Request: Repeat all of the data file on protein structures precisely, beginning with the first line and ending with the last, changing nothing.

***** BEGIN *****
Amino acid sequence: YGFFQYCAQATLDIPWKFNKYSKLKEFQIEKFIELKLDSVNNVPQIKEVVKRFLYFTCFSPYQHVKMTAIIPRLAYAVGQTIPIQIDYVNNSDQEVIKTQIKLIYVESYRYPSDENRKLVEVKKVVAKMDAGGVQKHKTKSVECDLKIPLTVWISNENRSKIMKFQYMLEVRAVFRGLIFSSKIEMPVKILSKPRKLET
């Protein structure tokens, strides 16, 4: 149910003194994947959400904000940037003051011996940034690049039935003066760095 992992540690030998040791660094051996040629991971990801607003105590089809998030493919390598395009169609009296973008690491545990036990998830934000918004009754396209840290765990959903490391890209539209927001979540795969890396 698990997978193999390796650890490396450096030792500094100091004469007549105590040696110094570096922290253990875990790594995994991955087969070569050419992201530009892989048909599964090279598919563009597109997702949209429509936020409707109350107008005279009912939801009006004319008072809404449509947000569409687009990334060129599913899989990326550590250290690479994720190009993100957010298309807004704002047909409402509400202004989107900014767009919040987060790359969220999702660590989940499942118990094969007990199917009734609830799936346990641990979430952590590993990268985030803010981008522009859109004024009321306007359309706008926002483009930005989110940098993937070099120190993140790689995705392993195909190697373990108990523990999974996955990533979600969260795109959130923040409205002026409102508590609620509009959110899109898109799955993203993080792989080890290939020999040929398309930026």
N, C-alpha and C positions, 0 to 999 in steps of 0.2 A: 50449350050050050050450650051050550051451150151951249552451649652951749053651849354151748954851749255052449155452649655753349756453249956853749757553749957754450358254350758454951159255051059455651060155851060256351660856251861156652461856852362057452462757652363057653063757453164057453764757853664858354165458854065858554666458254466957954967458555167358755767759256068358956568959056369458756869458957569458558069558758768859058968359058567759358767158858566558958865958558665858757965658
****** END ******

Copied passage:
Amino acid sequence: YGFFQYCAQATLDIPWKFNKYSKLKEFQIEKFIELKLDSVNNVPQIKEVVKRFLYFTCFSPYQHVKMTAIIPRLAYAVGQTIPIQIDYVNNSDQEVIKTQIKLIYVESYRYPSDENRKLVEVKKVVAKMDAGGVQKHKTKSVECDLKIPLTVWISNENRSKIMKFQYMLEVRAVFRGLIFSSKIEMPVKILSKPRKLET
């Protein structure tokens, strides 16, 4: 149910003194994947959400904000940037003051011996940034690049039935003066760095 992992540690030998040791660094051996040629991971990801607003105590089809998030493919390598395009169609009296973008690491545990036990998830934000918004009754396209840290765990959903490391890209539209927001979540795969890396 698990997978193999390796650890490396450096030792500094100091004469007549105590040696110094570096922290253990875990790594995994991955087969070569050419992201530009892989048909599964090279598919563009597109997702949209429509936020409707109350107008005279009912939801009006004319008072809404449509947000569409687009990334060129599913899989990326550590250290690479994720190009993100957010298309807004704002047909409402509400202004989107900014767009919040987060790359969220999702660590989940499942118990094969007990199917009734609830799936346990641990979430952590590993990268985030803010981008522009859109004024009321306007359309706008926002483009930005989110940098993937070099120190993140790689995705392993195909190697373990108990523990999974996955990533979600969260795109959130923040409205002026409102508590609620509009959110899109898109799955993203993080792989080890290939020999040929398309930026």
N, C-alpha and C positions, 0 to 999 in steps of 0.2 A: 50449350050050050050450650051050550051451150151951249552451649652951749053651849354151748954851749255052449155452649655753349756453249956853749757553749957754450358254350758454951159255051059455651060155851060256351660856251861156652461856852362057452462757652363057653063757453164057453764757853664858354165458854065858554666458254466957954967458555167358755767759256068358956568959056369458756869458957569458558069558758768859058968359058567759358767158858566558958865958558665858757965658